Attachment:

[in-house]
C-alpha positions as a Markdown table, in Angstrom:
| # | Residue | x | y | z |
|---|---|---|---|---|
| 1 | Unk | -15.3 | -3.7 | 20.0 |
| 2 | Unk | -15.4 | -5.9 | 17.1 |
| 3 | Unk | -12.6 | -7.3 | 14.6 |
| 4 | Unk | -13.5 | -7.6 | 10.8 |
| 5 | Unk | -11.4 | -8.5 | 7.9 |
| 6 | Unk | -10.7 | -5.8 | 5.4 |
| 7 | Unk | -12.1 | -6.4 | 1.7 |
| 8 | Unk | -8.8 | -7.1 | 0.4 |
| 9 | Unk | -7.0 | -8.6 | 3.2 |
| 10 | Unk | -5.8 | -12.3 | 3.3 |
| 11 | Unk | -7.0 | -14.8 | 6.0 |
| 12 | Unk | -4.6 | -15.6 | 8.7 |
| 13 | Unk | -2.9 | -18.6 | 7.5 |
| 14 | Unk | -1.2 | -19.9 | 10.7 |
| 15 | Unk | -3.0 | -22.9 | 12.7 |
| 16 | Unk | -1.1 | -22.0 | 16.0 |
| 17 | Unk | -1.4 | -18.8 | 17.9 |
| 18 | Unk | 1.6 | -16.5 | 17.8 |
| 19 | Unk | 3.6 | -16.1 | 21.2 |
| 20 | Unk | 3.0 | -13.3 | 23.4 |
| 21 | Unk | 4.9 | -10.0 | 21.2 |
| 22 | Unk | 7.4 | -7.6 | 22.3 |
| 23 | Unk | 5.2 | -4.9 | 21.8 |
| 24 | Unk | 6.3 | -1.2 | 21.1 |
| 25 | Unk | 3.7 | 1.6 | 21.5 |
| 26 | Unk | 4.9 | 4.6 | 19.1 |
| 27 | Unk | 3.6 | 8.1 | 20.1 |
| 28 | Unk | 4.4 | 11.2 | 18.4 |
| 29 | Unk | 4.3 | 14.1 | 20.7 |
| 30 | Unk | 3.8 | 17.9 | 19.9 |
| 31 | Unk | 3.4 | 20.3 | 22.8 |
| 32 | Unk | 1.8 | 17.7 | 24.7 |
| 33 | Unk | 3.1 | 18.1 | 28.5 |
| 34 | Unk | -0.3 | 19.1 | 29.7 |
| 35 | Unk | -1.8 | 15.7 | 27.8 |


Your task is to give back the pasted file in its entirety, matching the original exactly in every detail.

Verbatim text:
[in-house]
C-alpha positions as a Markdown table, in Angstrom:
| # | Residue | x | y | z |
|---|---|---|---|---|
| 1 | Unk | -15.3 | -3.7 | 20.0 |
| 2 | Unk | -15.4 | -5.9 | 17.1 |
| 3 | Unk | -12.6 | -7.3 | 14.6 |
| 4 | Unk | -13.5 | -7.6 | 10.8 |
| 5 | Unk | -11.4 | -8.5 | 7.9 |
| 6 | Unk | -10.7 | -5.8 | 5.4 |
| 7 | Unk | -12.1 | -6.4 | 1.7 |
| 8 | Unk | -8.8 | -7.1 | 0.4 |
| 9 | Unk | -7.0 | -8.6 | 3.2 |
| 10 | Unk | -5.8 | -12.3 | 3.3 |
| 11 | Unk | -7.0 | -14.8 | 6.0 |
| 12 | Unk | -4.6 | -15.6 | 8.7 |
| 13 | Unk | -2.9 | -18.6 | 7.5 |
| 14 | Unk | -1.2 | -19.9 | 10.7 |
| 15 | Unk | -3.0 | -22.9 | 12.7 |
| 16 | Unk | -1.1 | -22.0 | 16.0 |
| 17 | Unk | -1.4 | -18.8 | 17.9 |
| 18 | Unk | 1.6 | -16.5 | 17.8 |
| 19 | Unk | 3.6 | -16.1 | 21.2 |
| 20 | Unk | 3.0 | -13.3 | 23.4 |
| 21 | Unk | 4.9 | -10.0 | 21.2 |
| 22 | Unk | 7.4 | -7.6 | 22.3 |
| 23 | Unk | 5.2 | -4.9 | 21.8 |
| 24 | Unk | 6.3 | -1.2 | 21.1 |
| 25 | Unk | 3.7 | 1.6 | 21.5 |
| 26 | Unk | 4.9 | 4.6 | 19.1 |
| 27 | Unk | 3.6 | 8.1 | 20.1 |
| 28 | Unk | 4.4 | 11.2 | 18.4 |
| 29 | Unk | 4.3 | 14.1 | 20.7 |
| 30 | Unk | 3.8 | 17.9 | 19.9 |
| 31 | Unk | 3.4 | 20.3 | 22.8 |
| 32 | Unk | 1.8 | 17.7 | 24.7 |
| 33 | Unk | 3.1 | 18.1 | 28.5 |
| 34 | Unk | -0.3 | 19.1 | 29.7 |
| 35 | Unk | -1.8 | 15.7 | 27.8 |